Enterprises already decipher a barrage of data accumulated from sales and marketing efforts. Wearables are likely to increase the amount of data that the organisation must analyse, and enterprises will face increasing pressure to capture, analyse, and use this influx of data.
According to the Salesforce Report, “The majority of adopters do not yet feel fully prepared to gain actionable insights from wearable tech. In fact, only 8% of adopters say they are completely ready to gain actionable insights from the volume of employee- and customer-data generated from wearable technology.”
Top report takeaways:
Only 8% of wearable adopters indicate that they are ready to use insights gleaned from wearables.
It is, however, anticipated that as adoption within organisations increases, enterprises will begin using the data more effectively, to make informed, real-time decisions.
As apps grow, adoption will increase
Because it’s still early days for wearables in the workplace, the lack of business applications available makes it difficult for enterprises to implement wearable tech. This is set to change as the wearable tech ecosystem accelerates to include more sophisticated multitasking devices and business apps.
Despite this challenge, enterprises which have not yet incorporated wearables into their strategy are still motivated by the low-cost factor. According to the report: “Twenty-five percent say that they’d be motivated by lower cost and 15% by devices that can better multitask.”
Top report takeaway:
30% of wearable adopters indicate that the lack of business applications is the current challenge when deploying wearables in the enterprise.
On early adopters of wearables in the workplace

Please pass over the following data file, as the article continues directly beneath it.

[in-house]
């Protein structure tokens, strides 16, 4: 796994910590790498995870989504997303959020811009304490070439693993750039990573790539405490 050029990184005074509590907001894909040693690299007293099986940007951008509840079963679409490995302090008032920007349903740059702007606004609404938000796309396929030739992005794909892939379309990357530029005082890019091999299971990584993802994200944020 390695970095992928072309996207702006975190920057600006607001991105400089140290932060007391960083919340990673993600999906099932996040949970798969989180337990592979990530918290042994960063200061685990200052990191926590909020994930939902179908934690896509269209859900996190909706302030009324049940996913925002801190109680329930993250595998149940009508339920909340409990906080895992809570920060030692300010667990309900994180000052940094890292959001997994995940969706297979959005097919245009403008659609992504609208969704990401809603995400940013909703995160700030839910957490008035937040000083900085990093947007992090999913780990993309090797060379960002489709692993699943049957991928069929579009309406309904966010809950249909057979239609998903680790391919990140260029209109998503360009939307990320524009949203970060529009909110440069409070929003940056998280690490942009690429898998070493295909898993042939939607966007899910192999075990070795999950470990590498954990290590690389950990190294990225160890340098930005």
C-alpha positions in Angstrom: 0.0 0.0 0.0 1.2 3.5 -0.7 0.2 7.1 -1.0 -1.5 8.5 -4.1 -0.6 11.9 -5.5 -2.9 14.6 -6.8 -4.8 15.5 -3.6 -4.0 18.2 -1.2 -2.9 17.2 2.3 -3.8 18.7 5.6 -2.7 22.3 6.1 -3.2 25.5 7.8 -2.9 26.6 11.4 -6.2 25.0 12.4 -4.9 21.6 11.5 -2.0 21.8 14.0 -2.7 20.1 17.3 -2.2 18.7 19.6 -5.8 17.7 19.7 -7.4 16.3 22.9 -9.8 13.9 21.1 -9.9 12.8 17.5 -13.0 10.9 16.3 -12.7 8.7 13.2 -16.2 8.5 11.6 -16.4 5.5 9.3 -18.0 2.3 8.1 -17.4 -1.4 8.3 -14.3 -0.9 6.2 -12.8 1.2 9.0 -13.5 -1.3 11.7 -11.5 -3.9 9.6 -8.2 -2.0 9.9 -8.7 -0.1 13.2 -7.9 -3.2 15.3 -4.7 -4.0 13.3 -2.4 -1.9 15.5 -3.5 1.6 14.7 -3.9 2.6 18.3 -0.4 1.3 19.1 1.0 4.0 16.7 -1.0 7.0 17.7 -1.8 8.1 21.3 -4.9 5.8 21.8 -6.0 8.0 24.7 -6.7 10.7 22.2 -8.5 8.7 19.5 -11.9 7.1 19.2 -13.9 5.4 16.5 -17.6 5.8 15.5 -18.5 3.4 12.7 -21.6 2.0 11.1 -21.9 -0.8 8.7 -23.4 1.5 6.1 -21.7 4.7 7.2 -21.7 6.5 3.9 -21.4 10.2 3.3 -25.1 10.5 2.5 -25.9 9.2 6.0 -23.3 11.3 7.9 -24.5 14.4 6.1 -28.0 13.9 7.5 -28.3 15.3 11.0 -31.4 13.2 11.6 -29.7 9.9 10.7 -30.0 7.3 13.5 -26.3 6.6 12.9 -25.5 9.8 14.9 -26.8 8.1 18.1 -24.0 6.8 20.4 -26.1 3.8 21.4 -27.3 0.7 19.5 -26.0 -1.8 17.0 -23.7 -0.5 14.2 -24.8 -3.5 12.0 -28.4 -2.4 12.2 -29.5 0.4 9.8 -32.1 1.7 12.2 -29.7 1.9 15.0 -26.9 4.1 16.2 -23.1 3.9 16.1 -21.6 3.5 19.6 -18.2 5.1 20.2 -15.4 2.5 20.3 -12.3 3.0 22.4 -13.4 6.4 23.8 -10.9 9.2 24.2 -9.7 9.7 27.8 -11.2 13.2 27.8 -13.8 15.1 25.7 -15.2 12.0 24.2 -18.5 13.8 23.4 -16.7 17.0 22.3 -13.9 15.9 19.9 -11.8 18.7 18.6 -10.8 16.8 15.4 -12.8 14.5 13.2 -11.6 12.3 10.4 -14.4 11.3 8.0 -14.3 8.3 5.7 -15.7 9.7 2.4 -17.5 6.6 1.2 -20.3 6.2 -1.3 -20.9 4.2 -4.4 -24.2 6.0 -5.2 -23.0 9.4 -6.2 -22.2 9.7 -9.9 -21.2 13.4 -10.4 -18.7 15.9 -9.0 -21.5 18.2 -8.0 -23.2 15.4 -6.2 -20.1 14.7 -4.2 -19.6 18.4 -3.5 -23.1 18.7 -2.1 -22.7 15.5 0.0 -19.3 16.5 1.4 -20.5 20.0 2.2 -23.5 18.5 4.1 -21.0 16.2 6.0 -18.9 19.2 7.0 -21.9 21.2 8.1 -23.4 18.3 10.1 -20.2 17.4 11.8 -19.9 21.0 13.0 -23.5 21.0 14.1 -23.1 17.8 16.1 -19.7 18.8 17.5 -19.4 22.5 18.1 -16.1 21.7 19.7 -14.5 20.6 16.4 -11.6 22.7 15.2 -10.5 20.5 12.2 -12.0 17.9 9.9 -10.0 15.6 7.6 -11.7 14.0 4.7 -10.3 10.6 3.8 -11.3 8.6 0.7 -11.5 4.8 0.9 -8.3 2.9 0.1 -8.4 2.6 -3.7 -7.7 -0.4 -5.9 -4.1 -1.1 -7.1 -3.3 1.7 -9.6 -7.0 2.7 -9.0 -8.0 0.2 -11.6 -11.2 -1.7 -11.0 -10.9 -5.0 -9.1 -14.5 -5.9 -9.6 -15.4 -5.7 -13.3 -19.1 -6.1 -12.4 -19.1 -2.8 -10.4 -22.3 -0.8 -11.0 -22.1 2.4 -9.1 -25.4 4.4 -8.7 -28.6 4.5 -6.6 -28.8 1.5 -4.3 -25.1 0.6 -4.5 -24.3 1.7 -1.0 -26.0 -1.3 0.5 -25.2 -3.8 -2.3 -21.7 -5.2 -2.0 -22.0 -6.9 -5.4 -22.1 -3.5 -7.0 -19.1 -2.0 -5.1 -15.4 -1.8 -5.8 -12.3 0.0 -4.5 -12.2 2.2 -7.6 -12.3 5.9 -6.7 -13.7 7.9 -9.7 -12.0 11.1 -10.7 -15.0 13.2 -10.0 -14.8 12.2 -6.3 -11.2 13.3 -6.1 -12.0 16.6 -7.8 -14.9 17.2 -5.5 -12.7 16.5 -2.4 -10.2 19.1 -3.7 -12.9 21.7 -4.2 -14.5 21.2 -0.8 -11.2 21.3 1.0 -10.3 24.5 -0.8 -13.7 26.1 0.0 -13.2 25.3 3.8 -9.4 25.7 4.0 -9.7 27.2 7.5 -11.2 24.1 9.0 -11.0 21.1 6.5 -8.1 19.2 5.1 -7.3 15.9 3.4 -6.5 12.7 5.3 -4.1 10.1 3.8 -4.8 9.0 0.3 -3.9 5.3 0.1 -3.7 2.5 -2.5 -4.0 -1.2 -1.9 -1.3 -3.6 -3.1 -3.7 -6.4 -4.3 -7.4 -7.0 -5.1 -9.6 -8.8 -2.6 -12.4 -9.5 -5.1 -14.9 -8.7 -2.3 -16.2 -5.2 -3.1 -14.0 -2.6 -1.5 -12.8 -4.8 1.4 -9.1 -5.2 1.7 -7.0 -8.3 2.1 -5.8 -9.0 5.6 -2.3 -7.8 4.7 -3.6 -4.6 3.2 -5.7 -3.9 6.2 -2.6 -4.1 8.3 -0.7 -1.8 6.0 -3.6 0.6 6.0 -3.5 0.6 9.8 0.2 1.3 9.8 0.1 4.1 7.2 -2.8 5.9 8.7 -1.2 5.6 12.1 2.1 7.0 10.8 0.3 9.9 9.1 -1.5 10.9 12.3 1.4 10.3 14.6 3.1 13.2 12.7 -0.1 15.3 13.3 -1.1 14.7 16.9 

Early adopters are already seeing the benefits of implementing wearable devices in the workplace. One such example Tesco, the supermarket chain, which has been using armbands and sensors to automatically track employees and goods in its stores. This has led to an improvement in tracking and finding inventory across hundreds of shelves and dozens of aisles within the stores.
It has also improved efficiencies for workers, who need no longer carry clipboards or manually take notes of what inventory has been pulled. The wearable devices have allowed Tesco to improve business intelligence, enabling supervisors and management to accurately track the flow of inventory, while optimising operations and the supply chain.
App developers are also already trying to solve the primary challenge of access to business apps. For example, US-based Alpine Metrics developed a data analytics app that allows sales professionals to have a quick and easy view of their trending sales, while Vlocity’s app provides sales and service professionals within communications and media companies a way to identify sales opportunities directly from the wearable device.
According to Gartner, in 2014 approximately 10 000 companies globally provided their employees with fitness trackers, with predictions that in 2016/2017 enterprises with more than 500 employees will start offering fitness tracker wearables.
Enterprises implementing early wearable device programmes are already seeing successes. Early adopters are providing input into business applications and wearable technologies, making them more functional and relevant to the enterprise.